Conservative Newspaper Editor Tells Fox News Host There Was No 'Quid Pro Quo' Before Admitting He Doesn't Know What Phrase Means

Charles Hurt, the opinion editor for conservative outlet The Washington Times, went on Fox & Friends Wednesday morning and repeated the "There was no quid pro quo" mantra of President Donald Trump's supporters thus far in the impeachment inquiry. However, right after saying there is "no quid pro quo," Hurt admitted, "I don't know even know what that means, really."

Washington Times editor Charles Hurt: "There was no quid, and there was no quo ... if there's no quid or pro you can't keep saying 'quid pro quo,' even though I don't even know what that means, really. I don't know what language 'quid pro quo' is."

— Bobby Lewis (@revrrlewis) November 13, 2019

Ahead of the start of public impeachment hearings Wednesday, Hurt spoke to Fox & Friends host Steve Doocy to defend Trump. Hurt stated that the language that Democrats are using to describe Trump's actions is born out of the president's innocence. He said, "When you hear Adam Schiff and Democrats use all these squirrelly words like 'quid pro quo,' 'bribery,' all these things, it's all because they can't specify exactly where Donald Trump broke any law or did anything particularly wrong."

Hurt then quickly demonstrated the gap in his understanding of the phrase, which has been in the news for the past month. "There was no quid, and there was no quo," he told Doocy. "When there's no quid or pro, you can't keep saying 'quid pro quo,' even though I don't even know what that means, really." Before Doocy cut him off, the editor also noted, "I don't know what language 'quid pro quo' is."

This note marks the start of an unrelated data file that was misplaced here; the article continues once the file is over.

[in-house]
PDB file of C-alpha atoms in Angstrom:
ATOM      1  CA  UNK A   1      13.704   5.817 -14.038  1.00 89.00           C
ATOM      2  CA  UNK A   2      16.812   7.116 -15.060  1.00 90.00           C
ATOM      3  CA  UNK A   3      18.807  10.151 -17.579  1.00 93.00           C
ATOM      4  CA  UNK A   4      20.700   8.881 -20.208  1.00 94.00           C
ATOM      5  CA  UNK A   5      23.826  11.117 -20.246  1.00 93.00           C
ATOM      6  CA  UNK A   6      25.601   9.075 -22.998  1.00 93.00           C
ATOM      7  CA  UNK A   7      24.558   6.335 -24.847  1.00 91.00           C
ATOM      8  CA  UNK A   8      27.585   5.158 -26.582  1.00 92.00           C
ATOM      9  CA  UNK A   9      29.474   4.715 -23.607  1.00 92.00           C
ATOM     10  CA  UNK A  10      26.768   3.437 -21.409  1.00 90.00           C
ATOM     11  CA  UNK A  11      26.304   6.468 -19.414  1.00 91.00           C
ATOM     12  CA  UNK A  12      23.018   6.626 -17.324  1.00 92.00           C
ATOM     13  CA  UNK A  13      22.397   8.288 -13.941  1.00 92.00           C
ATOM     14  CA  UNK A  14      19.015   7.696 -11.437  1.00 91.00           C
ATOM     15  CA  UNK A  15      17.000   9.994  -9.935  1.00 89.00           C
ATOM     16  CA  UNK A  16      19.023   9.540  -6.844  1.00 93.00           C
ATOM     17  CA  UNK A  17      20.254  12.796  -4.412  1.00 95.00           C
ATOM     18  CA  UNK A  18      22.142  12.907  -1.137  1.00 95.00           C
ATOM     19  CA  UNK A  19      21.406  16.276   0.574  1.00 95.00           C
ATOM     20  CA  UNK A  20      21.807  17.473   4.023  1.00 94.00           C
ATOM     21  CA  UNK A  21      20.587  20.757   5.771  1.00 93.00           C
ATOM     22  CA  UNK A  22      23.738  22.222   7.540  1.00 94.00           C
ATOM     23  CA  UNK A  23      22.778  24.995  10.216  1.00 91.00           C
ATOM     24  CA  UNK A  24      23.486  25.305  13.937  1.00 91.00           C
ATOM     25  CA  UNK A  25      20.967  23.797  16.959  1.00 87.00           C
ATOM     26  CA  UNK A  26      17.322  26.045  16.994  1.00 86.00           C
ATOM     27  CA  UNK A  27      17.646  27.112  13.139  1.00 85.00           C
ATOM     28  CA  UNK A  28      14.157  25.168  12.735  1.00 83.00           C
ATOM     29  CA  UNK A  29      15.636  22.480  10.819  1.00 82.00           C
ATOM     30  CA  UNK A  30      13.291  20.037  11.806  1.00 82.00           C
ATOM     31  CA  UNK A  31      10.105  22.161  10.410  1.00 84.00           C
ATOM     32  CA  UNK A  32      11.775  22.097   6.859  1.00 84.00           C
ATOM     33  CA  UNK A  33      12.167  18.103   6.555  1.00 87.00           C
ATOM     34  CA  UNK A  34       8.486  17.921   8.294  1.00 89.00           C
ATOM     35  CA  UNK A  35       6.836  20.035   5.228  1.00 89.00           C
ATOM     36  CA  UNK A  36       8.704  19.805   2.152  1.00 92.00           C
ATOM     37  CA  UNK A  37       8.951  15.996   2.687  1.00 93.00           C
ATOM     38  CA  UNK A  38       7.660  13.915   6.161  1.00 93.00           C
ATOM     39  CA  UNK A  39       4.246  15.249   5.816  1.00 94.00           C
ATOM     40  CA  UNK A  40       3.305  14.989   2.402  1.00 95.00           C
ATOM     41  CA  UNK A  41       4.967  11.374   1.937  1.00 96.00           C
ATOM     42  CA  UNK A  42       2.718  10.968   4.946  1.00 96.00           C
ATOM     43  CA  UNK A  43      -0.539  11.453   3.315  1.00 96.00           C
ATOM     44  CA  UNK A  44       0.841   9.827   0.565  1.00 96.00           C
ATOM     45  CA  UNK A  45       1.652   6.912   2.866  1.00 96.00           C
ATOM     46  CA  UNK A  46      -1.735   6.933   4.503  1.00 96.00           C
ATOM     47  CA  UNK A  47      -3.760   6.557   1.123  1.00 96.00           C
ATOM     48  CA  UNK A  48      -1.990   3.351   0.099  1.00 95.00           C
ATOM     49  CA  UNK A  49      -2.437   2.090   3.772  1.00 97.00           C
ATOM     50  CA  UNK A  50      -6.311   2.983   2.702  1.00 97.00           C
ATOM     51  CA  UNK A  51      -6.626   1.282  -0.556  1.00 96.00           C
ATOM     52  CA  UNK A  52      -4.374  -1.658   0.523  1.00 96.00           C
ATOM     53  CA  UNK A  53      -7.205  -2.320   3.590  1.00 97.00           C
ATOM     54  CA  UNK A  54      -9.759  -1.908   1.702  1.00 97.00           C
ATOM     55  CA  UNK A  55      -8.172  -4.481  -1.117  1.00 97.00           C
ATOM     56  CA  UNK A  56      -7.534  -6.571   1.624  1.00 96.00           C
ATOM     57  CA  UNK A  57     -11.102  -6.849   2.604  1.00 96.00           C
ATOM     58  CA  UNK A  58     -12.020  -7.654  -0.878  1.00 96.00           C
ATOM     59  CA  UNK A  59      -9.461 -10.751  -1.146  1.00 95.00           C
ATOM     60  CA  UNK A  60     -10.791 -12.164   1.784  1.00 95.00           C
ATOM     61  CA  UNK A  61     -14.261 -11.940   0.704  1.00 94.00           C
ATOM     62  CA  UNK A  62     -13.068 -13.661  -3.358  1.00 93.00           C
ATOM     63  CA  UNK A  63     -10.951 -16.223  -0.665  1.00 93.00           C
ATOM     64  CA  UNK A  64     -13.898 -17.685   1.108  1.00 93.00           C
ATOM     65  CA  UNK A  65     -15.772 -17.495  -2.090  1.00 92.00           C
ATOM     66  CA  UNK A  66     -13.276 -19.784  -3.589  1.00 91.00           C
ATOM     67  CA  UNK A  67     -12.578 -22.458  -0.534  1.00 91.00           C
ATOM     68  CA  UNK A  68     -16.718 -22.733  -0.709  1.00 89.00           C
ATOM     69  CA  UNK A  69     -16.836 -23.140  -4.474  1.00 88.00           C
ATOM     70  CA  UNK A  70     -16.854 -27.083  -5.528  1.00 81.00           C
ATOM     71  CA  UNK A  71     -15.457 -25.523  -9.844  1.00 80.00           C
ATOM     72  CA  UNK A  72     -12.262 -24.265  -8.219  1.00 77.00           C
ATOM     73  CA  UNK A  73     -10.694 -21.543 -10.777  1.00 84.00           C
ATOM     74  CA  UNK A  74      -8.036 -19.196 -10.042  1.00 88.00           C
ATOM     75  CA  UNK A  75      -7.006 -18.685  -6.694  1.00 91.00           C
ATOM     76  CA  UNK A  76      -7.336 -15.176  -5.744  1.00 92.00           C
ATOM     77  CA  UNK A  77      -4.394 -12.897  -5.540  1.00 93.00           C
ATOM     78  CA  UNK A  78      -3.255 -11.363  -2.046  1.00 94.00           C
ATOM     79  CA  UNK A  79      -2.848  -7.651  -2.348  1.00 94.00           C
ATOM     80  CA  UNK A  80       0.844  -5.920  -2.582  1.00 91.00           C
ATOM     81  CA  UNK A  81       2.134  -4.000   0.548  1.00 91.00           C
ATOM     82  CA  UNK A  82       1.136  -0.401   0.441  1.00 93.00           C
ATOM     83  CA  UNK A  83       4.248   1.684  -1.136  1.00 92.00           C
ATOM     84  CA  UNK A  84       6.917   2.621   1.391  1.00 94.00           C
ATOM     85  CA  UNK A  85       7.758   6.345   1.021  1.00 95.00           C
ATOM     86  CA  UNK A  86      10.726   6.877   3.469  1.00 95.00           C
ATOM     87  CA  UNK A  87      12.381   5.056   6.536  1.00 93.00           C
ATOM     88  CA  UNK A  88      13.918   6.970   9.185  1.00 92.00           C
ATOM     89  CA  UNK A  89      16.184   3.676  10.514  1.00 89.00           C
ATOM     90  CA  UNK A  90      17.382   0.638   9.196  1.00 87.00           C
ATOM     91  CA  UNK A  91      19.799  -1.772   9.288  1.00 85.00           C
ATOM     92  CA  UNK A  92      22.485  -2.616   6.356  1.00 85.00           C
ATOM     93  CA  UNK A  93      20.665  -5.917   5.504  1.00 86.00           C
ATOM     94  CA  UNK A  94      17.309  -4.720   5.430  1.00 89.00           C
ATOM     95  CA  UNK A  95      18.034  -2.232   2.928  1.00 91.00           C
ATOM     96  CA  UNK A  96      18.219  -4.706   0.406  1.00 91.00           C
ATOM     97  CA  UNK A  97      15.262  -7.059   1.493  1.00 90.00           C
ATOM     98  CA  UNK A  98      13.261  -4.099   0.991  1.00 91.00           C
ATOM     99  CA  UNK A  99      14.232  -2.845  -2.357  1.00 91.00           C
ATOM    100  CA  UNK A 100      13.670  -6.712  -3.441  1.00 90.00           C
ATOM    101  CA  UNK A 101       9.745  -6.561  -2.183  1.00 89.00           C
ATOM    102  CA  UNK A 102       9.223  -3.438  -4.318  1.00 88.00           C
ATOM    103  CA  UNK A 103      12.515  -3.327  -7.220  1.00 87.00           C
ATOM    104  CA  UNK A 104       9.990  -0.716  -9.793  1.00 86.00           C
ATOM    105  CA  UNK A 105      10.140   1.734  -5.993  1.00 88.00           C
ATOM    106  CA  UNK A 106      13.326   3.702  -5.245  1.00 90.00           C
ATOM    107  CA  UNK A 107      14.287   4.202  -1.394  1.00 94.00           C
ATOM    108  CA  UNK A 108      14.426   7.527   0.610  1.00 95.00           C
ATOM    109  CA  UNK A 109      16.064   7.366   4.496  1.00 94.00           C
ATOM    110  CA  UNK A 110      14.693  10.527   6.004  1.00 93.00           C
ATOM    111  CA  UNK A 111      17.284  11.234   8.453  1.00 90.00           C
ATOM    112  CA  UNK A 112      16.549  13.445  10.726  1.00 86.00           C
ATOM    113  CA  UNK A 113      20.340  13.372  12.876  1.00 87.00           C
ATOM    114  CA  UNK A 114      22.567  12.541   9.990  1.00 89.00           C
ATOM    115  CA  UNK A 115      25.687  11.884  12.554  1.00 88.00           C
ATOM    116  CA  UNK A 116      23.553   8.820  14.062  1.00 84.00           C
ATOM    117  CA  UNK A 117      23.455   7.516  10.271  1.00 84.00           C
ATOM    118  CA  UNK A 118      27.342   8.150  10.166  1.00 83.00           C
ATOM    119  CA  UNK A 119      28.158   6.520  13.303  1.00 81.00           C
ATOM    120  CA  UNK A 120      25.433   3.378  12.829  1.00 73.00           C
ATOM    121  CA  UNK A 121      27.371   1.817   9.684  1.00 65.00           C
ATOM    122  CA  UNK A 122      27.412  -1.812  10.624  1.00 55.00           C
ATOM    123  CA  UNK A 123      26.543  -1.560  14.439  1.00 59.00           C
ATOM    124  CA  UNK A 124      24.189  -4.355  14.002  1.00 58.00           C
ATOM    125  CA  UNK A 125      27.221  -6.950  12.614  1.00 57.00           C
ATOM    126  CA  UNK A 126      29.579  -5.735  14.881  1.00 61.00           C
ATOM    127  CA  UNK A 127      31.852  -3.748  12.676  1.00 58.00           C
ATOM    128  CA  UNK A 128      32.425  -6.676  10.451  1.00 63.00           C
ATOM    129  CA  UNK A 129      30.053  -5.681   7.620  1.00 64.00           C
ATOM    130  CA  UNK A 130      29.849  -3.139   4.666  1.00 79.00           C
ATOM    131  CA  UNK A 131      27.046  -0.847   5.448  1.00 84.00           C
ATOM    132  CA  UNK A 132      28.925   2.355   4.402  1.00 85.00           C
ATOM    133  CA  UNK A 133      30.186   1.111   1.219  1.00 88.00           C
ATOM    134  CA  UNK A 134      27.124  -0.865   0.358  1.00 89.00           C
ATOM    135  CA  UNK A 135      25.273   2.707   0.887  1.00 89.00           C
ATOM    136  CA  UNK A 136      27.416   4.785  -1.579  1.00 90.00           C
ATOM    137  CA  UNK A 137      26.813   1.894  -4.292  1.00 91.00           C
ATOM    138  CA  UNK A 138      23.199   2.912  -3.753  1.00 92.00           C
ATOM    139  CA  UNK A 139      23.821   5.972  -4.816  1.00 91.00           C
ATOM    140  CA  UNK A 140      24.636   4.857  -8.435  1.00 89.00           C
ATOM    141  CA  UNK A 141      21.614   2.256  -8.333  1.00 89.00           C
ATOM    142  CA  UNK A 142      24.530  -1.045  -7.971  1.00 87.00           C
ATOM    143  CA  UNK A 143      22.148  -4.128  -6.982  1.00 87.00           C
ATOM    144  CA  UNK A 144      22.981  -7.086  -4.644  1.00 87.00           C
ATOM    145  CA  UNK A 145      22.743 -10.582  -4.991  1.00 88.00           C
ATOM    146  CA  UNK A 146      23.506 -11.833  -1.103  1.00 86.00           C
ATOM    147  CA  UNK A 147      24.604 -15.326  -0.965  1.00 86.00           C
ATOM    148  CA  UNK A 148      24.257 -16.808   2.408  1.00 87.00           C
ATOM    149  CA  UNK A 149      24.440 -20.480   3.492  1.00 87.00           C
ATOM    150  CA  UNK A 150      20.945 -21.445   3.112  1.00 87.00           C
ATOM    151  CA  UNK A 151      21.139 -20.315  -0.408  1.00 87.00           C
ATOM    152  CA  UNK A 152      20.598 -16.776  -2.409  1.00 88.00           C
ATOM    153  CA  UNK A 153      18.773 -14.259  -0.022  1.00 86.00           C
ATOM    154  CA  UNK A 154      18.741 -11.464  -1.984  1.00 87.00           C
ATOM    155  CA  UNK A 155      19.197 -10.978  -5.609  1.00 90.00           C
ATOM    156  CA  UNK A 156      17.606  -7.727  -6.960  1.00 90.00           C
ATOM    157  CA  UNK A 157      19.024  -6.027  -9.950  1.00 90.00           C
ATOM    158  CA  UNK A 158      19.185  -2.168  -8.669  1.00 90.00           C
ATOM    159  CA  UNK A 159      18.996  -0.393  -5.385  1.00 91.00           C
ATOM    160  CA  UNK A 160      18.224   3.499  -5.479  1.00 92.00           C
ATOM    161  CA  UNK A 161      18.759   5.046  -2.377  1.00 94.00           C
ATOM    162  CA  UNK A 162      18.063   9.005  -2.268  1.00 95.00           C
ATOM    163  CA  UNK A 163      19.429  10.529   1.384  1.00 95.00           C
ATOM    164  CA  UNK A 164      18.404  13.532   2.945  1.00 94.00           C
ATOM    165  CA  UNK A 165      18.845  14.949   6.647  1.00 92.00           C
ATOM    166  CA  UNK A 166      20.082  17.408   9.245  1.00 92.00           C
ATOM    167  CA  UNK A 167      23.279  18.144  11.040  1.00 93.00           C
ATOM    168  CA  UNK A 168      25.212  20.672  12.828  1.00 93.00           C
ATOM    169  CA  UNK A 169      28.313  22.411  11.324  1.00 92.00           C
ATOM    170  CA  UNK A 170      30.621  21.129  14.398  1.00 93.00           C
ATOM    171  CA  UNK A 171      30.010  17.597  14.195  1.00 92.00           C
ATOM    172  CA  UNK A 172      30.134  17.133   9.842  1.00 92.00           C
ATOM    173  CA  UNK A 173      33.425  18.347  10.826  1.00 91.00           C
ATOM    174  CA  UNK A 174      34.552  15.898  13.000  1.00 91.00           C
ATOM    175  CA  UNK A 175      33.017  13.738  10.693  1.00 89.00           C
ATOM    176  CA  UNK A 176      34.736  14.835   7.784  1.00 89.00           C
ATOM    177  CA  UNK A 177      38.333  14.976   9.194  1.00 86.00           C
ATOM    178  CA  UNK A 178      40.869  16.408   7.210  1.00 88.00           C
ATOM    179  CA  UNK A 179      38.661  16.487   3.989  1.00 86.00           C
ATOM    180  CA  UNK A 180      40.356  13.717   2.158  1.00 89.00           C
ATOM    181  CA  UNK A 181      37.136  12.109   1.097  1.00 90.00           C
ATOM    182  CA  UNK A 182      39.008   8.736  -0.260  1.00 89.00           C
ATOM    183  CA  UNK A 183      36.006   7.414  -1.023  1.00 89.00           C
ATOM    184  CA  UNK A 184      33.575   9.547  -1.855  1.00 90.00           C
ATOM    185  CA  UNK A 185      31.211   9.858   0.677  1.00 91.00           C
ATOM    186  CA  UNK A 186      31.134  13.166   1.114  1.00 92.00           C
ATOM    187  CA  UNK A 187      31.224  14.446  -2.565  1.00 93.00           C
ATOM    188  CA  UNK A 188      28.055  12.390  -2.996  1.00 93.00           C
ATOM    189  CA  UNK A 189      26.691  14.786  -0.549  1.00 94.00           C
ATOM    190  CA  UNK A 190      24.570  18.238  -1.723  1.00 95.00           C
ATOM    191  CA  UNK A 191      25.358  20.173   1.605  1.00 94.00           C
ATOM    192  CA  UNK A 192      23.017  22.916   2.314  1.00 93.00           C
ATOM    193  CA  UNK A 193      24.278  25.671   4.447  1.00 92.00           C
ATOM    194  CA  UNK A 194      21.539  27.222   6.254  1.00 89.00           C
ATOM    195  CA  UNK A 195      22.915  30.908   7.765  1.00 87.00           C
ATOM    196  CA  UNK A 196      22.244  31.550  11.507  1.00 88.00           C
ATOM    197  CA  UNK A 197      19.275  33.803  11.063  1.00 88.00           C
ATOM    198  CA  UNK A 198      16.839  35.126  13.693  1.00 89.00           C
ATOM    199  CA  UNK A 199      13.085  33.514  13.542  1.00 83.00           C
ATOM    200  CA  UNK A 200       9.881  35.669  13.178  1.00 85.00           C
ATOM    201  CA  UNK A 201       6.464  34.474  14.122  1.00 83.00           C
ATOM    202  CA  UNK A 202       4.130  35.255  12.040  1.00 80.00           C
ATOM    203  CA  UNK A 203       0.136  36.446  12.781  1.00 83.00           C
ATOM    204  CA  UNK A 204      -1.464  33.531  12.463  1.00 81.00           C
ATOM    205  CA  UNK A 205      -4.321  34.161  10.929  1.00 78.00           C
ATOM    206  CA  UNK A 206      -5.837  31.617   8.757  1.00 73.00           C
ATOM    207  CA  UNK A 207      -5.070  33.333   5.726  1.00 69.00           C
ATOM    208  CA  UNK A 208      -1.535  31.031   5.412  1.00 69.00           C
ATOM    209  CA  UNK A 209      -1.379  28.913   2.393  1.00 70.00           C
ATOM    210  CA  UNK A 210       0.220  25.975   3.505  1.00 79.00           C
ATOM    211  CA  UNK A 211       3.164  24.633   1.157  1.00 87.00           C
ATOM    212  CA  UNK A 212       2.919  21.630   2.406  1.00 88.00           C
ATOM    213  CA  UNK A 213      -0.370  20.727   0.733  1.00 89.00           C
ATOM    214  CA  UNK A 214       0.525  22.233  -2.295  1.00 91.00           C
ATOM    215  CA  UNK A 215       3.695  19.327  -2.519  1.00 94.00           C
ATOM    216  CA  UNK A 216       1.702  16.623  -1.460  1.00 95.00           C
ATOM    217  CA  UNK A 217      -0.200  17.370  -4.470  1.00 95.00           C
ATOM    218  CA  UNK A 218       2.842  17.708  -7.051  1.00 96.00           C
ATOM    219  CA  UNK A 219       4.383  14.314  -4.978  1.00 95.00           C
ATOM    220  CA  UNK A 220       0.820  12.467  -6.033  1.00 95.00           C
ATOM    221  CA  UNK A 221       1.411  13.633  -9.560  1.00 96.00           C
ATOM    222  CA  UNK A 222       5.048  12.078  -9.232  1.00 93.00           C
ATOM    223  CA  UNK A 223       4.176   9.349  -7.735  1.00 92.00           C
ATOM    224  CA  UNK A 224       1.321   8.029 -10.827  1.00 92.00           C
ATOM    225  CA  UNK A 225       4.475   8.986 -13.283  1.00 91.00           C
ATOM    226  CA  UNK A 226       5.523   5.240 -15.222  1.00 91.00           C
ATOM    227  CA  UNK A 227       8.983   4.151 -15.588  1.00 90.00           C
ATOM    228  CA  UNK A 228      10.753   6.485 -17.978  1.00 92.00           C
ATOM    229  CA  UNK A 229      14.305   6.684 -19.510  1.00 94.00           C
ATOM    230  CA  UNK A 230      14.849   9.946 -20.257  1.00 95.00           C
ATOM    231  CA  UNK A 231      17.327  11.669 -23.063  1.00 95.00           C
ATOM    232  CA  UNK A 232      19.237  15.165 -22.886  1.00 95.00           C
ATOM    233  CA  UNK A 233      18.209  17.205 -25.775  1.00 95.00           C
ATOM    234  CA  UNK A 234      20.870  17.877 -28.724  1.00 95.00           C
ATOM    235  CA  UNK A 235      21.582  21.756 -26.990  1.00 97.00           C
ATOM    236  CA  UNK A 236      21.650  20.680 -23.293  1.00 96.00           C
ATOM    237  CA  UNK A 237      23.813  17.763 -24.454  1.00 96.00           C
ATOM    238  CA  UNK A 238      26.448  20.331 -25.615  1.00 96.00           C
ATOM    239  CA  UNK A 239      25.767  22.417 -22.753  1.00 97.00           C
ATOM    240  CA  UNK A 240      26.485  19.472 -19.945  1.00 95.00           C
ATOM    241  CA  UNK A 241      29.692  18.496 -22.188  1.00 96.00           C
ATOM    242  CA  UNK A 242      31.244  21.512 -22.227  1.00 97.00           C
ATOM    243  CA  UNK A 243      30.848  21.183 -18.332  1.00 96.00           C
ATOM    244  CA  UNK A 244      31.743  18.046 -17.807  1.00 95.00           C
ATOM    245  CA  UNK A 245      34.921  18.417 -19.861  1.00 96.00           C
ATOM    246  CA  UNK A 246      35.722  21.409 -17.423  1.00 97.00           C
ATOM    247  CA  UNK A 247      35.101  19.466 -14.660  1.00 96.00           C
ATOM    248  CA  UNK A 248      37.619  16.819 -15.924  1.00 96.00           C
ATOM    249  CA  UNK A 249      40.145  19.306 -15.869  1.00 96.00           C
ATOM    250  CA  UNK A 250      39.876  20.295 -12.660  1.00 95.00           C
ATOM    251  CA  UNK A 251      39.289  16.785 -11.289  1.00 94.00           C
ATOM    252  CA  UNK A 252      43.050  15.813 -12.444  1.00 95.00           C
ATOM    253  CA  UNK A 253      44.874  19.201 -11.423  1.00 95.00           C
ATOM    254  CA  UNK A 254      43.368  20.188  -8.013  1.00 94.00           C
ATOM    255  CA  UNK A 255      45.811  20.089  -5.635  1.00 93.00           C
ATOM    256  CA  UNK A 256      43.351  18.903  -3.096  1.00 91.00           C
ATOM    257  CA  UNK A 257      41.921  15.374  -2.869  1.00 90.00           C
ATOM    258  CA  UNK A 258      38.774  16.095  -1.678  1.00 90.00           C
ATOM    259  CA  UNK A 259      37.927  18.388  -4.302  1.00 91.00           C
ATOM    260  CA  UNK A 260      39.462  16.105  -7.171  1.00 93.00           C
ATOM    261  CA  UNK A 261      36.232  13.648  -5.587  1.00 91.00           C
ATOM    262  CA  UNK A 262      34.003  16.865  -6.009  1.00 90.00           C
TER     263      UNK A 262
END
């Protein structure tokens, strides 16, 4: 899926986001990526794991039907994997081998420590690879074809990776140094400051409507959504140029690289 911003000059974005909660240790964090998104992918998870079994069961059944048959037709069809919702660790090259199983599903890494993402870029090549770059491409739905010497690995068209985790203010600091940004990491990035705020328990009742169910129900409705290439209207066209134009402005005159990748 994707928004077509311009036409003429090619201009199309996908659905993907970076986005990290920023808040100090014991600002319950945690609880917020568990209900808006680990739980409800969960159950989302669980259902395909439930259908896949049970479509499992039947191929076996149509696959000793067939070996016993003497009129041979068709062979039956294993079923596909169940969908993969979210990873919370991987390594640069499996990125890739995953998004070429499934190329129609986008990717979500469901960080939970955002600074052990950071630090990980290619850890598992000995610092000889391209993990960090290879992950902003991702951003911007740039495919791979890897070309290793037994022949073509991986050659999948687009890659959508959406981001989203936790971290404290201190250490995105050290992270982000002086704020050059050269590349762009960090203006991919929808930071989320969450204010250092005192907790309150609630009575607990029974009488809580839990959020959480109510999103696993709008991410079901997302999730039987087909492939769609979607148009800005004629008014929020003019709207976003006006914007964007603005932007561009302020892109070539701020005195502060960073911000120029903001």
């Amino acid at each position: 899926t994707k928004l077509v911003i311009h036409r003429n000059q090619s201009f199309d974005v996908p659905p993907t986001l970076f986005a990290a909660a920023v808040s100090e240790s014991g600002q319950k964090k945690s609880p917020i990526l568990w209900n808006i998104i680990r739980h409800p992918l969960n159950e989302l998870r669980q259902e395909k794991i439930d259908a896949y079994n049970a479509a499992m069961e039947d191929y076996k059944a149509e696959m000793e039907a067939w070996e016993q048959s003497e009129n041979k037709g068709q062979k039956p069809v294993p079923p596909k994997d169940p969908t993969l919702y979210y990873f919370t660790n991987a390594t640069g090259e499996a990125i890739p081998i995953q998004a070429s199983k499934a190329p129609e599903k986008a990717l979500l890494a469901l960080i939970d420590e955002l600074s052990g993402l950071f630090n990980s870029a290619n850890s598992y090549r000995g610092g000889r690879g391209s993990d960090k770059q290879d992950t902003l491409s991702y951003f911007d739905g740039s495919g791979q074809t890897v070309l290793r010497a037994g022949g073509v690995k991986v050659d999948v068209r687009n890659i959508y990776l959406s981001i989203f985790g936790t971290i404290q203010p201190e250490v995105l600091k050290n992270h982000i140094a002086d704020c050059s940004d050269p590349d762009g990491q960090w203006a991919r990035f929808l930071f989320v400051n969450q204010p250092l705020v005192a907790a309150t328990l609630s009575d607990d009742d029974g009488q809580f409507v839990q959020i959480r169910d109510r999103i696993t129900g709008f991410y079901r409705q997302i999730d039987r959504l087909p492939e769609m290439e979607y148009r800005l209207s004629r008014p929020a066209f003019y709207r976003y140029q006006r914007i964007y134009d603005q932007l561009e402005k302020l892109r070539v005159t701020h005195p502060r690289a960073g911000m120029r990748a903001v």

Trump Charles Hurt
As the impeachment hearing draws closer, the argument about whether there was a quid pro quo for Trump's dealings with Ukraine has been re-ignited. Steven Ferdman/Getty

Doocy jumped in to inform Hurt that the phrase is Latin. "It's Latin to everybody," he added, implying that the phrase is incomprehensible.

"Quid pro quo" is a legal term that translates roughly "tit for tat," or "something for something. The legality of quid pro quo agreements varies by the circumstances such arrangements. If the president is found by Congress to have withheld federal aid to Ukraine on the condition that the country publicly announce an investigation into his political opponent, as House Democrats have alleged, such an action would represent an abuse of executive power and an impeachable offense.

As Wednesday's impeachment draws closer, the quid pro quo conversation has centered on a July phone call between Trump and Ukrainian President Volodymyr Zelenskiy in which the president told his Ukrainian counterpart "I would like you to do us a favor," and went on to encourage the newly elected official to investigate Democratic front-runner former Vice President Joe Biden. Closed-door testimony from various representatives who listened in on the phone call and who were familiar with U.S. policy in Ukraine has supported the whistleblower complaint of inappropriate dealings by the president.

The nature of the deal has stirred many commentators to weigh in on the cases for and against Trump. A Fox News judicial analyst stated that Trump's deal with the Ukrainian president was "clearly impeachable" Tuesday night.

The impeachment hearing will begin at 10 a.m. ET on Wednesday morning.